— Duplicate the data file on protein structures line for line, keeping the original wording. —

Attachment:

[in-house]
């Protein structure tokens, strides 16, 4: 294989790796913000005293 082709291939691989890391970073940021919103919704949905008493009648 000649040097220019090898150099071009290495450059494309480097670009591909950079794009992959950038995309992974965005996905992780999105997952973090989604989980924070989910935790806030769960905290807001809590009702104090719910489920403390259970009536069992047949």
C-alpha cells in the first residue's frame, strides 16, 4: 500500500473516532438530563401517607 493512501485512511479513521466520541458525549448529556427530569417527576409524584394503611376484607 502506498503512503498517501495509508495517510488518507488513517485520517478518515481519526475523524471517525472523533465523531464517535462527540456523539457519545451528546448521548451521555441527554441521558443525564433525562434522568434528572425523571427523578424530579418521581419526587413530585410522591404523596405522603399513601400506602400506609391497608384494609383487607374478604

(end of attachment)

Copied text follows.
[in-house]
């Protein structure tokens, strides 16, 4: 294989790796913000005293 082709291939691989890391970073940021919103919704949905008493009648 000649040097220019090898150099071009290495450059494309480097670009591909950079794009992959950038995309992974965005996905992780999105997952973090989604989980924070989910935790806030769960905290807001809590009702104090719910489920403390259970009536069992047949």
C-alpha cells in the first residue's frame, strides 16, 4: 500500500473516532438530563401517607 493512501485512511479513521466520541458525549448529556427530569417527576409524584394503611376484607 502506498503512503498517501495509508495517510488518507488513517485520517478518515481519526475523524471517525472523533465523531464517535462527540456523539457519545451528546448521548451521555441527554441521558443525564433525562434522568434528572425523571427523578424530579418521581419526587413530585410522591404523596405522603399513601400506602400506609391497608384494609383487607374478604